1911 Encyclopædia Britannica/Bangorian Controversy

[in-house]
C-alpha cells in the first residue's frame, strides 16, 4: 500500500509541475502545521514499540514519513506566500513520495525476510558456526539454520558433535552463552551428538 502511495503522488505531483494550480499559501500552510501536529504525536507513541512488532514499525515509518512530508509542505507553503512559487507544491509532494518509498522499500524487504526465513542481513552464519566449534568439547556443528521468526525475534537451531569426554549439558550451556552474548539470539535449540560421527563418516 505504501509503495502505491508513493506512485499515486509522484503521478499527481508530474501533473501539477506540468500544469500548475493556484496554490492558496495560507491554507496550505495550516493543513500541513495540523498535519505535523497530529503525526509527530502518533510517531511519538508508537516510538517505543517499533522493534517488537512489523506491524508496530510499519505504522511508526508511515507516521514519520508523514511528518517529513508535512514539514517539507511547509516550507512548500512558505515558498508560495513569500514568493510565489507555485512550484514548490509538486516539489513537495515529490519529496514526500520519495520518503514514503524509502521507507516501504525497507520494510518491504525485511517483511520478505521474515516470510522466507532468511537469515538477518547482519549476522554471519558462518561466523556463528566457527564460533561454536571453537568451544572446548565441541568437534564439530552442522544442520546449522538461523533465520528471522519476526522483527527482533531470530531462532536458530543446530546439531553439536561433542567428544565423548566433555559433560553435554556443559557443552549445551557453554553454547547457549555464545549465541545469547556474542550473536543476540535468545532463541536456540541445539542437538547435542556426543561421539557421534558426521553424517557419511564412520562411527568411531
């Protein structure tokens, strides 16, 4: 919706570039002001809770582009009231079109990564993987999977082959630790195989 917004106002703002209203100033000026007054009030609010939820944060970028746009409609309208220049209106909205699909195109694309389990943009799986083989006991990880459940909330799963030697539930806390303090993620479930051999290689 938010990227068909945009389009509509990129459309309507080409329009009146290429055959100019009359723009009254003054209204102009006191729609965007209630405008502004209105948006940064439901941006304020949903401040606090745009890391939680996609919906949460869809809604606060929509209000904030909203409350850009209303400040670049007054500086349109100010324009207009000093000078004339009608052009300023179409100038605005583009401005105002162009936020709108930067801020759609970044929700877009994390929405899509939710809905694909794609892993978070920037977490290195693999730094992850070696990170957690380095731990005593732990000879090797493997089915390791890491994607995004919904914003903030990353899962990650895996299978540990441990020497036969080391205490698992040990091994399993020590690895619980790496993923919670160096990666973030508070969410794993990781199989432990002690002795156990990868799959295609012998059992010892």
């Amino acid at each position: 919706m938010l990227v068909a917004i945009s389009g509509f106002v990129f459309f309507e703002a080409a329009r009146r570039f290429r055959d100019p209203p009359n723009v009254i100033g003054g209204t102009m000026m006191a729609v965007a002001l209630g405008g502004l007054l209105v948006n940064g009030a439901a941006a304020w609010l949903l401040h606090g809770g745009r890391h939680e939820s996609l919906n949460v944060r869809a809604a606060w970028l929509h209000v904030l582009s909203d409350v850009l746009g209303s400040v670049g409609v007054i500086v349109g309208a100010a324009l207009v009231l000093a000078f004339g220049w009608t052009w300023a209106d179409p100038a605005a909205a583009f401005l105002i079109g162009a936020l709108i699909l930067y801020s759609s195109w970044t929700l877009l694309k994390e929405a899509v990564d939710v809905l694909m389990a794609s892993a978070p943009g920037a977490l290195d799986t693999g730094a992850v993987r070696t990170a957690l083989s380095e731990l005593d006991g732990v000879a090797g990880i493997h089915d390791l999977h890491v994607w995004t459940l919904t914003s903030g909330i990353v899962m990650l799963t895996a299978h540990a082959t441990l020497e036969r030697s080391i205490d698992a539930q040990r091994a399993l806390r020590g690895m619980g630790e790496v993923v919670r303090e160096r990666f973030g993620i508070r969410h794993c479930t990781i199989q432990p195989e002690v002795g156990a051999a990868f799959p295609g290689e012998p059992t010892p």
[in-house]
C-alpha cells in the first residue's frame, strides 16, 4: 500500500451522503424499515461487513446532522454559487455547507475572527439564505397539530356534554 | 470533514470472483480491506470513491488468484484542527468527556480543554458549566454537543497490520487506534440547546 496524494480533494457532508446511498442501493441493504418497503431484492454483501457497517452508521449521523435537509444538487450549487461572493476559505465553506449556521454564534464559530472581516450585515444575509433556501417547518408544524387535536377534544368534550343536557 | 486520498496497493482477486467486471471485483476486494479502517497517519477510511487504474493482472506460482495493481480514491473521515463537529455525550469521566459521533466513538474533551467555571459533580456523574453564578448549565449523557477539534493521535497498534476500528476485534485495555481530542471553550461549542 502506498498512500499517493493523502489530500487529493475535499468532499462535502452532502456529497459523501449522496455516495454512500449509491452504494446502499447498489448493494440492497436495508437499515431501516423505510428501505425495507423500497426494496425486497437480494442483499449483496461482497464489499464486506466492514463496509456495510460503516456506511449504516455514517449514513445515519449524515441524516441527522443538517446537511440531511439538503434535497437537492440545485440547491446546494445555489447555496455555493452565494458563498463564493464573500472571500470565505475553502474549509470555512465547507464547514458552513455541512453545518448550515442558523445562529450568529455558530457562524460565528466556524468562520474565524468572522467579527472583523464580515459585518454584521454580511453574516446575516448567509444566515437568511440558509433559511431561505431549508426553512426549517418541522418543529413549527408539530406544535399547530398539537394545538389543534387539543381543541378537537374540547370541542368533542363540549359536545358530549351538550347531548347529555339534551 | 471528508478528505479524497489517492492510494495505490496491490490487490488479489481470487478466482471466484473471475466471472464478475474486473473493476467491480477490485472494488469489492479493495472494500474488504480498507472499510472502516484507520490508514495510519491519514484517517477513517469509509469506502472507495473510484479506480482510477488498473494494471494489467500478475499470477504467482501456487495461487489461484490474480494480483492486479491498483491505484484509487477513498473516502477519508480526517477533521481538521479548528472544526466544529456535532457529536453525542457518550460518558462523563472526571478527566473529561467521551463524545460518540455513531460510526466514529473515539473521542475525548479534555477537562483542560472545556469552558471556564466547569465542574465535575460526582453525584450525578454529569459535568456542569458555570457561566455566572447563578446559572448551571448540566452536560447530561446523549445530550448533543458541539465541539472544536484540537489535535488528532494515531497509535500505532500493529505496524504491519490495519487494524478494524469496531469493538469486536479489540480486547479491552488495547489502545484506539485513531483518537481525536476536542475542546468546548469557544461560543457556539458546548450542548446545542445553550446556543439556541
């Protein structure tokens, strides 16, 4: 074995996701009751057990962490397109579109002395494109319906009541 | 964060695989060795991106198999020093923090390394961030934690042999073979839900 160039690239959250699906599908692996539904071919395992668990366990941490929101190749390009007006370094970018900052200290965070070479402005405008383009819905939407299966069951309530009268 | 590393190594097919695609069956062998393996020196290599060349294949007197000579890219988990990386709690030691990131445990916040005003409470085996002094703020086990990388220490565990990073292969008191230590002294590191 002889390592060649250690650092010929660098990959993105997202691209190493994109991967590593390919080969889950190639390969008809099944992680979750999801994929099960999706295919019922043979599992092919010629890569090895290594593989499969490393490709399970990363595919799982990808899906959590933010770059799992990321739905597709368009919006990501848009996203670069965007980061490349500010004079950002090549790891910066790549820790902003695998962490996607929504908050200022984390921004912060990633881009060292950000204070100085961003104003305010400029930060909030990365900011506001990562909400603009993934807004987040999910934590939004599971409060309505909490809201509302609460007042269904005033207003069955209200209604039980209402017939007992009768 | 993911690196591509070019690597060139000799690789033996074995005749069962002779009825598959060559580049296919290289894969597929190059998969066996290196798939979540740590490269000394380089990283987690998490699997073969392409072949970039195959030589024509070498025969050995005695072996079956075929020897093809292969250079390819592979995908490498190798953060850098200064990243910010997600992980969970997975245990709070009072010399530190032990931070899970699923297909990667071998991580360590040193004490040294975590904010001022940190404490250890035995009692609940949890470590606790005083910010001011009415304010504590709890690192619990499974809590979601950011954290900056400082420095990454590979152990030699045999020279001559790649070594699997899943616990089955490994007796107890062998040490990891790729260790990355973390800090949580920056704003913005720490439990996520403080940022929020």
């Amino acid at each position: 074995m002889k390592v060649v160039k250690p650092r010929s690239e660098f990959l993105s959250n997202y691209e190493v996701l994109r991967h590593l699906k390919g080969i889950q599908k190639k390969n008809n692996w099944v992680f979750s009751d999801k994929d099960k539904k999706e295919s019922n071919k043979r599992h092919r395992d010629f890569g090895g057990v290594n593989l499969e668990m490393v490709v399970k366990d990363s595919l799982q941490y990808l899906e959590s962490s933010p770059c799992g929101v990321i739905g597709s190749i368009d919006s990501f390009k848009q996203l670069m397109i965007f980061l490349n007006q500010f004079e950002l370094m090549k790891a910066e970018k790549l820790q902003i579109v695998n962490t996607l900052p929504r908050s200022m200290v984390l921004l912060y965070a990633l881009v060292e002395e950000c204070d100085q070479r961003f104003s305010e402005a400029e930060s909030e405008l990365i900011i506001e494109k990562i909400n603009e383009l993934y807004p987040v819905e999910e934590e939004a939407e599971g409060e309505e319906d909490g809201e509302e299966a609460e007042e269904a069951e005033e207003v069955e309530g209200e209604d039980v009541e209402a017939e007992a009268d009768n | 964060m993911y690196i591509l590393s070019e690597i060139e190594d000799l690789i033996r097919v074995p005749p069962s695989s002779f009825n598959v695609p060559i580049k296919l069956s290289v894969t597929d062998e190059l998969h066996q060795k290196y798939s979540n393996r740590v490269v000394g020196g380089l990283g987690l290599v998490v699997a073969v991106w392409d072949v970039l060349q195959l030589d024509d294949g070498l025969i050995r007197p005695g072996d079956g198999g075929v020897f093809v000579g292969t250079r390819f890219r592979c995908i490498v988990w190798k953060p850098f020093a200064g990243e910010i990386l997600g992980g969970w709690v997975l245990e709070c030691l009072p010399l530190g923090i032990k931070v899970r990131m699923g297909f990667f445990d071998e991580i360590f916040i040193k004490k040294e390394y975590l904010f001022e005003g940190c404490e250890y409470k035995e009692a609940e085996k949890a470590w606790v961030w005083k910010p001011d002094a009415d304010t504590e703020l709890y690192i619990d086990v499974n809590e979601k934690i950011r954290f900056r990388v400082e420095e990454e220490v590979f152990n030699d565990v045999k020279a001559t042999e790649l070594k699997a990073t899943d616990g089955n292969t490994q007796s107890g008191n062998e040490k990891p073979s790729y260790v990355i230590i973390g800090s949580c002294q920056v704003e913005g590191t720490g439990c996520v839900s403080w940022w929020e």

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BANGORIAN CONTROVERSY, a theological dispute in the early 18th century which originated in 1716 with the posthumous publication of George Hickes's (bishop of Thetford) Constitution of the Christian Church, and the Nature and Consequences of Schism, in which he excommunicated all but the non-juring churchmen. Benjamin Hoadly (q. v.), the newly-appointed bishop of Bangor, scented the opportunity and wrote a speedy and able reply, Preservative against the Principles and Practices of Non-Jurors, in which his own Erastian position was recommended and sincerity proposed as the only test of truth. This was followed by his famous sermon, preached before George I. on the 31st of March 1717, on The Nature of the Kingdom or Church of Christ. In this discourse "he impugned the idea of the existence of any visible church at all, ridiculed the value of any tests of orthodoxy, and poured contempt upon the claims of the church to govern itself by means of the state." He identified the church with the kingdom of Heaven—it was therefore "not of this world," and Christ had not delegated His authority to any representatives. Both book and sermon were reported on by a committee appointed by the Lower House of Convocation in May, and steps would have been taken by the archbishop and bishops had not the government stepped in (Hoadly denied that this was at his request) and prorogued Convocation till November. Hoadly himself wrote A Reply to the Representations of Convocation and also answered his principal critics, among whom were Thomas Sherlock (q.v.), then dean of Chichester, Andrew Snape, provost of Eton, and Francis Hare, then dean of Worcester. These three men, and another opponent, Robert Moss, dean of Ely, were deprived of their royal chaplaincies. Hoadly was shrewd enough not to answer the most brilliant, though comparatively unknown, of his antagonists, William Law. Though the controversy went on, its most important result had already been achieved in the silencing of Convocation, for that body, though it had just "seemed to be settling down to its proper work in dealing with the real exigencies of the church" when the Hoadly dispute arose, did not meet again for the despatch of business for nearly a century and a half. (See Convocation.)